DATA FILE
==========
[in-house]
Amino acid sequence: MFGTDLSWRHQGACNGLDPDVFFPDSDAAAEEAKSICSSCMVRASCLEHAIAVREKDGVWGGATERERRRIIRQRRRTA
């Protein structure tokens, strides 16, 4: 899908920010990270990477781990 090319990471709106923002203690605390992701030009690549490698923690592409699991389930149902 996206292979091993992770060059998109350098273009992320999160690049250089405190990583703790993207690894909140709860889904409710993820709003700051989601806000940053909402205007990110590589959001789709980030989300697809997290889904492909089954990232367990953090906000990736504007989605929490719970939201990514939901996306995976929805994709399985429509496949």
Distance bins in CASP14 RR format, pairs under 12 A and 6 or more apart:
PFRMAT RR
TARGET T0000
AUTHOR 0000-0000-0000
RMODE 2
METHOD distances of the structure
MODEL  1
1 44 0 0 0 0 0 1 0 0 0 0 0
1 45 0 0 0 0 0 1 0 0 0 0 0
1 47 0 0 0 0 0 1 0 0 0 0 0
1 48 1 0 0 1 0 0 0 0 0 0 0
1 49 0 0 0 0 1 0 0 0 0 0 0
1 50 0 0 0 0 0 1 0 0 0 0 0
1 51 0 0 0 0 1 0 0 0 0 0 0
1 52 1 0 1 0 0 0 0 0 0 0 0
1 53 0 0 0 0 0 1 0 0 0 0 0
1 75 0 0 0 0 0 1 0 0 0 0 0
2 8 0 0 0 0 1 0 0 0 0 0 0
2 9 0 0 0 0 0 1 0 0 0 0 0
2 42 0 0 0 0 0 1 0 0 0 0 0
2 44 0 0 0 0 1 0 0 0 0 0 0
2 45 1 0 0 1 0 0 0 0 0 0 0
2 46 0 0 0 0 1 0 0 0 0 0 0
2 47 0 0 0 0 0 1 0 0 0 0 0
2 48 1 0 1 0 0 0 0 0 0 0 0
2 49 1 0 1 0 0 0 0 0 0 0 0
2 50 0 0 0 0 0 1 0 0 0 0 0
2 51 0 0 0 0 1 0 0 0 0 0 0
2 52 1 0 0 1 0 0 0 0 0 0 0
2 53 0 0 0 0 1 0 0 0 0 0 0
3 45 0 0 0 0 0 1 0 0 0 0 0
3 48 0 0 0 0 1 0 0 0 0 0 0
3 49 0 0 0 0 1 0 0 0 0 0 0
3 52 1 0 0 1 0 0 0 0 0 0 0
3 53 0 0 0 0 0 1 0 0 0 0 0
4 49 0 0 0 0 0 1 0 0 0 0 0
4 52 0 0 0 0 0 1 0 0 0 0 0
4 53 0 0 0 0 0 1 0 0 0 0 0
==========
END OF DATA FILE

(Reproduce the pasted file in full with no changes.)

[in-house]
Amino acid sequence: MFGTDLSWRHQGACNGLDPDVFFPDSDAAAEEAKSICSSCMVRASCLEHAIAVREKDGVWGGATERERRRIIRQRRRTA
């Protein structure tokens, strides 16, 4: 899908920010990270990477781990 090319990471709106923002203690605390992701030009690549490698923690592409699991389930149902 996206292979091993992770060059998109350098273009992320999160690049250089405190990583703790993207690894909140709860889904409710993820709003700051989601806000940053909402205007990110590589959001789709980030989300697809997290889904492909089954990232367990953090906000990736504007989605929490719970939201990514939901996306995976929805994709399985429509496949």
Distance bins in CASP14 RR format, pairs under 12 A and 6 or more apart:
PFRMAT RR
TARGET T0000
AUTHOR 0000-0000-0000
RMODE 2
METHOD distances of the structure
MODEL  1
1 44 0 0 0 0 0 1 0 0 0 0 0
1 45 0 0 0 0 0 1 0 0 0 0 0
1 47 0 0 0 0 0 1 0 0 0 0 0
1 48 1 0 0 1 0 0 0 0 0 0 0
1 49 0 0 0 0 1 0 0 0 0 0 0
1 50 0 0 0 0 0 1 0 0 0 0 0
1 51 0 0 0 0 1 0 0 0 0 0 0
1 52 1 0 1 0 0 0 0 0 0 0 0
1 53 0 0 0 0 0 1 0 0 0 0 0
1 75 0 0 0 0 0 1 0 0 0 0 0
2 8 0 0 0 0 1 0 0 0 0 0 0
2 9 0 0 0 0 0 1 0 0 0 0 0
2 42 0 0 0 0 0 1 0 0 0 0 0
2 44 0 0 0 0 1 0 0 0 0 0 0
2 45 1 0 0 1 0 0 0 0 0 0 0
2 46 0 0 0 0 1 0 0 0 0 0 0
2 47 0 0 0 0 0 1 0 0 0 0 0
2 48 1 0 1 0 0 0 0 0 0 0 0
2 49 1 0 1 0 0 0 0 0 0 0 0
2 50 0 0 0 0 0 1 0 0 0 0 0
2 51 0 0 0 0 1 0 0 0 0 0 0
2 52 1 0 0 1 0 0 0 0 0 0 0
2 53 0 0 0 0 1 0 0 0 0 0 0
3 45 0 0 0 0 0 1 0 0 0 0 0
3 48 0 0 0 0 1 0 0 0 0 0 0
3 49 0 0 0 0 1 0 0 0 0 0 0
3 52 1 0 0 1 0 0 0 0 0 0 0
3 53 0 0 0 0 0 1 0 0 0 0 0
4 49 0 0 0 0 0 1 0 0 0 0 0
4 52 0 0 0 0 0 1 0 0 0 0 0
4 53 0 0 0 0 0 1 0 0 0 0 0